Follow these guidelines to ensure your credit remains on target.
- Examine your credit report regularly and know your credit score. You can download a free credit report to look at your history in detail; if you see anything erroneous, notify the bureau and the creditor immediately. To find out your actual credit score, when requesting a credit report, you can also ask for your FICO score for a nominal fee. Anything above 700 is considered good, out of a range of 300-850. If you have not done this recently, now is a good time, especially in light of the Equifax Breach.
All three nationwide consumer reporting companies use one website, one toll-free number and one mailing address:
Annual Credit Report Request Service
P.O. Box 105281
Atlanta, GA 30348-5281
(To use the mailing address, you must first complete the Annual Credit Report Request Form at https://www.annualcreditreport.com/cra/requestformfinal.pdf.)
The above contact information provided is the ONLY way to receive an authorized free credit report. The website or the companies will never contact you first to ask for personal information – so if you get a call or e-mail, it is likely a scam. Also, be aware of imposter sites. Many websites will deliberately misspell a deviation of the above site, hoping that you will mistype and end up at their site – where they will attempt to collect personal information and/or sell you products. Remember, “free” should mean FREE.
- Freeze your credit. This prevents identity theft as well as discouraging you from opening any new accounts. You will be able to lift the freeze if you need a loan.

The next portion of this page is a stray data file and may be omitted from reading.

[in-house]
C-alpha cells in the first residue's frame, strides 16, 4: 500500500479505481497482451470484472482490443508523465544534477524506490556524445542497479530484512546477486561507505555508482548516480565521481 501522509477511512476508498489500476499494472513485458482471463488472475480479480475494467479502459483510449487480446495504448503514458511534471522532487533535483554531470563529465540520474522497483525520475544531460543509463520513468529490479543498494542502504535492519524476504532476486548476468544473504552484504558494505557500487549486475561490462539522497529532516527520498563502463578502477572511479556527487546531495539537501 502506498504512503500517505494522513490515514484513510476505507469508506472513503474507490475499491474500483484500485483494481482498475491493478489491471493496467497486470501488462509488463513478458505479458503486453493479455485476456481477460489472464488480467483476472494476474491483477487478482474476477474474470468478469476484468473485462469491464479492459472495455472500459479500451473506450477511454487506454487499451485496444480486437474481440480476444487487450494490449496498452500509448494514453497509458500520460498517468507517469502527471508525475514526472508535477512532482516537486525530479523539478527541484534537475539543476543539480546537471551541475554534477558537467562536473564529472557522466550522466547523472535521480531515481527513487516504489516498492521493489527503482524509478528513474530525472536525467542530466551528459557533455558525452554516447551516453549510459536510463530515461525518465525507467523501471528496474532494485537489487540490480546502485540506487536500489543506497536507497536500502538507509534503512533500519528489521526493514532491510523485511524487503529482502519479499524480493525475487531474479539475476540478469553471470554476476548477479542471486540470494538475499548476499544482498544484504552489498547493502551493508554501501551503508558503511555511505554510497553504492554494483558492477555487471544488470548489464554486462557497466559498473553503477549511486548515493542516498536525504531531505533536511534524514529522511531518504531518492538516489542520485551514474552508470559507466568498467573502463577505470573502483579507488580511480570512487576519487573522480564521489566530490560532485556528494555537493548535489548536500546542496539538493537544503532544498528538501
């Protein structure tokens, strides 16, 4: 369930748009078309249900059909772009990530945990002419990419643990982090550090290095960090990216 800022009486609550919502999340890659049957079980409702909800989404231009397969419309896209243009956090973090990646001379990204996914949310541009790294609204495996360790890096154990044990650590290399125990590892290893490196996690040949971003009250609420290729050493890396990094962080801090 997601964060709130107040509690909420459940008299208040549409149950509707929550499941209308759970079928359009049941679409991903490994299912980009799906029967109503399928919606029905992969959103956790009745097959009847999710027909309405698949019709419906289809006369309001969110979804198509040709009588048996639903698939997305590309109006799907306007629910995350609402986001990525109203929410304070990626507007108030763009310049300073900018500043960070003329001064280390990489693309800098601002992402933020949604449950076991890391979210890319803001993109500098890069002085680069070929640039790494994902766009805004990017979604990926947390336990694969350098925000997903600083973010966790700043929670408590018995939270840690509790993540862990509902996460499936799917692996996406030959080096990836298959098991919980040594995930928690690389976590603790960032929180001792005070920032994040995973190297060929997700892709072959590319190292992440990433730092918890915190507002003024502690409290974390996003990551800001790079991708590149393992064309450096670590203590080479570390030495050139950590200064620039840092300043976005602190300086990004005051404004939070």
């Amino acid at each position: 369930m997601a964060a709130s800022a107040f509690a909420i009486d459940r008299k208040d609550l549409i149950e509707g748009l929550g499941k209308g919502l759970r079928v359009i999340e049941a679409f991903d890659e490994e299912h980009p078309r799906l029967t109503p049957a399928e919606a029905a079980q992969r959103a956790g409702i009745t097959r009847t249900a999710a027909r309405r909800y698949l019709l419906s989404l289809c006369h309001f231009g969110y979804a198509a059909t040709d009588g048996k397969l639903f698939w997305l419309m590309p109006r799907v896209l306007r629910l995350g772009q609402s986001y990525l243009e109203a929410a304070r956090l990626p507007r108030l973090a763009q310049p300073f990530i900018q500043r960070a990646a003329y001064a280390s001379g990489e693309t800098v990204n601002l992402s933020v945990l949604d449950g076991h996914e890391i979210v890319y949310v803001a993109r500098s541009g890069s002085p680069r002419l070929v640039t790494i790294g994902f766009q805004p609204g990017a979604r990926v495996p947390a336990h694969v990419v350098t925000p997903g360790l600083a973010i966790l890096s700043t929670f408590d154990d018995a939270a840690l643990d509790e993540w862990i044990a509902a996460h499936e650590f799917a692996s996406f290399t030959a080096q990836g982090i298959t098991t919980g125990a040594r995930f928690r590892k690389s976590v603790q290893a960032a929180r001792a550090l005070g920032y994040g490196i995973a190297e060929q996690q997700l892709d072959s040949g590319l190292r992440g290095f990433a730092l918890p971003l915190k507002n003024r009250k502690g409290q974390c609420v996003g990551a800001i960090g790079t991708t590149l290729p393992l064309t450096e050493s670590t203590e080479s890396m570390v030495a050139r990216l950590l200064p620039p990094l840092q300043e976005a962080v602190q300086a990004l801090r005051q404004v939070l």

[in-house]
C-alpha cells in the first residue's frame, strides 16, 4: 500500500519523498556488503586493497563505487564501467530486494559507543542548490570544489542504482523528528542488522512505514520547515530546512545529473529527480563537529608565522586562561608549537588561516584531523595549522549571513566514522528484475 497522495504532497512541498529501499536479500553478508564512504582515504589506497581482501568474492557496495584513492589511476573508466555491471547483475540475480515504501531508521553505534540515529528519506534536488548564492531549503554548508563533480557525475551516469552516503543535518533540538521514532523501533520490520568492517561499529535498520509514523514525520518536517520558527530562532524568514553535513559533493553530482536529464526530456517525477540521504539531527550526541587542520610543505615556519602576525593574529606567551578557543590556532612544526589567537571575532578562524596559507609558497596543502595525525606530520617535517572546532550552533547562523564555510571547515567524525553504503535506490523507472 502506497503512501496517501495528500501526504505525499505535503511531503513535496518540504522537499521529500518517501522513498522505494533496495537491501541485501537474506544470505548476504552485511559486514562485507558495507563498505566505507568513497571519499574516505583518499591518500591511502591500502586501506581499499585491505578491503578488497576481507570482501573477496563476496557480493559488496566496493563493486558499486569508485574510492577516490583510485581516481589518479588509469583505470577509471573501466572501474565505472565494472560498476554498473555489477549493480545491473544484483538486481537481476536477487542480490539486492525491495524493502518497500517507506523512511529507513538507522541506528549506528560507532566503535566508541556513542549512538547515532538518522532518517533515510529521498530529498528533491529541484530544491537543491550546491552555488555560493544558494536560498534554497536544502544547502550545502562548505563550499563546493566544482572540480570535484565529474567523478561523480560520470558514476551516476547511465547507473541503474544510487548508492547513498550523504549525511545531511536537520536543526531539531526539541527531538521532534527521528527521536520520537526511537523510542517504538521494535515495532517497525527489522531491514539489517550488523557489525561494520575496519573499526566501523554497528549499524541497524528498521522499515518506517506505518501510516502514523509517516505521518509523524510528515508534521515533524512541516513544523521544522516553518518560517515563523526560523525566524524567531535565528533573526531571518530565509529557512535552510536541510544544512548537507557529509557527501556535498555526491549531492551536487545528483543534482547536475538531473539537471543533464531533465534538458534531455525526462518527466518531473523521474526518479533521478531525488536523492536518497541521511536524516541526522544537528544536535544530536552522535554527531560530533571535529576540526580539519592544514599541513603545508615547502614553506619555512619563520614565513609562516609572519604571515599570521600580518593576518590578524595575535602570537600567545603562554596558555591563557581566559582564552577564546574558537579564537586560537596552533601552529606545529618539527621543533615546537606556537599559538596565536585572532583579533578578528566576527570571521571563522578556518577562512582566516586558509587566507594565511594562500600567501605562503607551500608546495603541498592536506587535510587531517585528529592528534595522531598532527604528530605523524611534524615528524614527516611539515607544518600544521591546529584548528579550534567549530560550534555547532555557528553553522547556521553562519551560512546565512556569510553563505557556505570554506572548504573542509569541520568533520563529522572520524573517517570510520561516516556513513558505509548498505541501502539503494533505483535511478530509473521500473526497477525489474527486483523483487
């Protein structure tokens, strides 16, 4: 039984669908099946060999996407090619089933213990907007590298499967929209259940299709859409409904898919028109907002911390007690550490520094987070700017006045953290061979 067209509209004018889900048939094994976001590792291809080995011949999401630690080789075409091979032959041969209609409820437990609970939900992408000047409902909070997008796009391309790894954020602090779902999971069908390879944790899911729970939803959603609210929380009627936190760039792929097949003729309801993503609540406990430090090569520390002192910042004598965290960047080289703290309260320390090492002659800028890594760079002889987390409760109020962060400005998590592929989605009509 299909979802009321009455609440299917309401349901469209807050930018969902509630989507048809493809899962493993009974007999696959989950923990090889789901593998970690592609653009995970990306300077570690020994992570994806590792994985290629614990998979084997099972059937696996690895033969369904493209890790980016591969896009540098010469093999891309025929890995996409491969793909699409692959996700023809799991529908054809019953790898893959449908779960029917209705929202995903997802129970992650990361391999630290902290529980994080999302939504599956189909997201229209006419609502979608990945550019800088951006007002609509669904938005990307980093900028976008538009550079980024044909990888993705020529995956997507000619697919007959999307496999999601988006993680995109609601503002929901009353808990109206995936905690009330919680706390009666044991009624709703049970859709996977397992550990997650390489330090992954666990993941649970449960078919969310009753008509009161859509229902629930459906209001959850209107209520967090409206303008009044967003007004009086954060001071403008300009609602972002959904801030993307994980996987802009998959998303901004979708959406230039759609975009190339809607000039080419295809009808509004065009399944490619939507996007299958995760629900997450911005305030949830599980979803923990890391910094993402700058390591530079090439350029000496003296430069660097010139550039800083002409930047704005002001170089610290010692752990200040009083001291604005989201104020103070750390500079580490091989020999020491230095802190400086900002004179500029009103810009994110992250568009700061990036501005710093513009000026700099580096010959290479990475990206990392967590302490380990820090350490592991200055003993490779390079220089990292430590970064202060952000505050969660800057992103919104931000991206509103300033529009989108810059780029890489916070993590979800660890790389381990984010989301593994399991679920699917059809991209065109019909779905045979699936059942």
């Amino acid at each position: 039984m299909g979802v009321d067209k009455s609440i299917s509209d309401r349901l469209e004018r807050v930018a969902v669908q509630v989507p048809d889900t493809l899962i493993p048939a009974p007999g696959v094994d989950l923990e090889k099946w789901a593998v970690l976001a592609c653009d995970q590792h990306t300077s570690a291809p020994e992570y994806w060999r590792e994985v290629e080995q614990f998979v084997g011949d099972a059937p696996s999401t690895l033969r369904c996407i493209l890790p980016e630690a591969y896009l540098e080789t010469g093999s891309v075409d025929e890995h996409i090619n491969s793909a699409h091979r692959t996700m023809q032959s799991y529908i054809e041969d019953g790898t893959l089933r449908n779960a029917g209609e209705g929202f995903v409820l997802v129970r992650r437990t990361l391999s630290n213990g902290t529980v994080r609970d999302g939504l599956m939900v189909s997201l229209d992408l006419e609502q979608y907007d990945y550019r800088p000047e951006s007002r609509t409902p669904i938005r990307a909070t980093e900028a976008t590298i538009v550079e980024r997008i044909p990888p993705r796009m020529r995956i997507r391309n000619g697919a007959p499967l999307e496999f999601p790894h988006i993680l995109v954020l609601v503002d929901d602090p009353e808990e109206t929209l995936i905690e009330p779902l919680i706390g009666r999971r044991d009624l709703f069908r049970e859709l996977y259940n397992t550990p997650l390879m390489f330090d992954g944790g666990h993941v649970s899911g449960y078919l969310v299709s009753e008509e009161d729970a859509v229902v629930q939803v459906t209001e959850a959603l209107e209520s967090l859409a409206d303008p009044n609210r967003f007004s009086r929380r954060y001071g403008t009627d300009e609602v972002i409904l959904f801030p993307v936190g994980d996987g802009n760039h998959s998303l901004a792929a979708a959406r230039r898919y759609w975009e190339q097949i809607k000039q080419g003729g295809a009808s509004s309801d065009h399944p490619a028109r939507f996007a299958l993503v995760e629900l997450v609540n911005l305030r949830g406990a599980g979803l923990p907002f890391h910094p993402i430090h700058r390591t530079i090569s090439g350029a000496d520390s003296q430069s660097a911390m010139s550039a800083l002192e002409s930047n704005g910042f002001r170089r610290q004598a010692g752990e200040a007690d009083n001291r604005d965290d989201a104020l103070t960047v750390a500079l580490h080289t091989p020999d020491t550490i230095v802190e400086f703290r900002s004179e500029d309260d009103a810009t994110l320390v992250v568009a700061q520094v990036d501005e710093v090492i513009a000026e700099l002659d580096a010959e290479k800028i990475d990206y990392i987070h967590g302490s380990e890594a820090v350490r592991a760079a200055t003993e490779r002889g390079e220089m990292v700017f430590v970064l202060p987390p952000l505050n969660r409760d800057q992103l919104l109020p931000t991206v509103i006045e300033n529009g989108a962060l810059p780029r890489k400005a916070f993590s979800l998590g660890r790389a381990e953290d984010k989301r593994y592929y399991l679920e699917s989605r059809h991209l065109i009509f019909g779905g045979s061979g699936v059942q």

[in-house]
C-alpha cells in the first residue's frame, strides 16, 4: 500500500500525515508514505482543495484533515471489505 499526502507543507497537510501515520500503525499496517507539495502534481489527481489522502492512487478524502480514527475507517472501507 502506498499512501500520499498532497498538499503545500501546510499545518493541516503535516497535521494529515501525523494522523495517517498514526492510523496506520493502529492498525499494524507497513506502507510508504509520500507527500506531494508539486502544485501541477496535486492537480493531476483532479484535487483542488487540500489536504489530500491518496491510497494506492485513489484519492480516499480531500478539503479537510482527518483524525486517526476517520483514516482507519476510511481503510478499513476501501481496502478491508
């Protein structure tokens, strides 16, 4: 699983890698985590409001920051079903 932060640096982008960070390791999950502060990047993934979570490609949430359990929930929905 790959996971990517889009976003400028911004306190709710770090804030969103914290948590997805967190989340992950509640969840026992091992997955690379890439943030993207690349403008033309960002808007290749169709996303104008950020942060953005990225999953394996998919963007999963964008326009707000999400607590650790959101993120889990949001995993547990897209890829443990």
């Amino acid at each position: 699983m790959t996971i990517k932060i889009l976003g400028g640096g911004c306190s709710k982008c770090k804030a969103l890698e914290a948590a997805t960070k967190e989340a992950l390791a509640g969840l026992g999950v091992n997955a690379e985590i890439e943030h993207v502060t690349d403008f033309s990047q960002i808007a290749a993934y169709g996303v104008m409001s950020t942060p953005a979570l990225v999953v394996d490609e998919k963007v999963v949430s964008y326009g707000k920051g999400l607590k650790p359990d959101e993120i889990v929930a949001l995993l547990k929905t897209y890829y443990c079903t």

- Notify your bank to be on alert. Have your bank contact you if there is any suspicious activity on your account—or even a bounced check or negative balance that is your own fault. The earlier problems are noticed, the faster you can take care of them with minimal damage to your reputation.
- Never give out your Social Security Number (SSN). With the exception of your employer and businesses that need to do a credit check, be suspicious of anyone that asks for your SSN—including in an e-mail or over the phone, even if the person says he or she is from a reputable business. Con artists are becoming more sophisticated at polishing their scams, so be diligent. If the request seems legitimate, say that you will call the company back and do so with the phone number you have on file—NOT the one that the solicitor gives to you.
- Create complicated passwords and PINs. Devise a combination of letters and numerals if possible. Do not use your maiden name, repeating letters or numbers (i.e., AAA, 111) or consecutive numbers (i.e., 1234). Also, do not use one password for everything – although it makes things easier for you, it also makes it easier for criminals to figure out.
- Keep a written list of all credit cards that you own, along with their associated phone numbers. If your cards are misplaced or stolen or your home is burglarized, you will need that information in order to cancel the cards immediately.
- When using your debit card, choose “credit.” Some places ask if you are using your debit card as “debit” or “credit.” Either way, it comes directly out of your bank account, but if you select the credit option, you will have more liability protection, since the transaction is processed through the credit card system.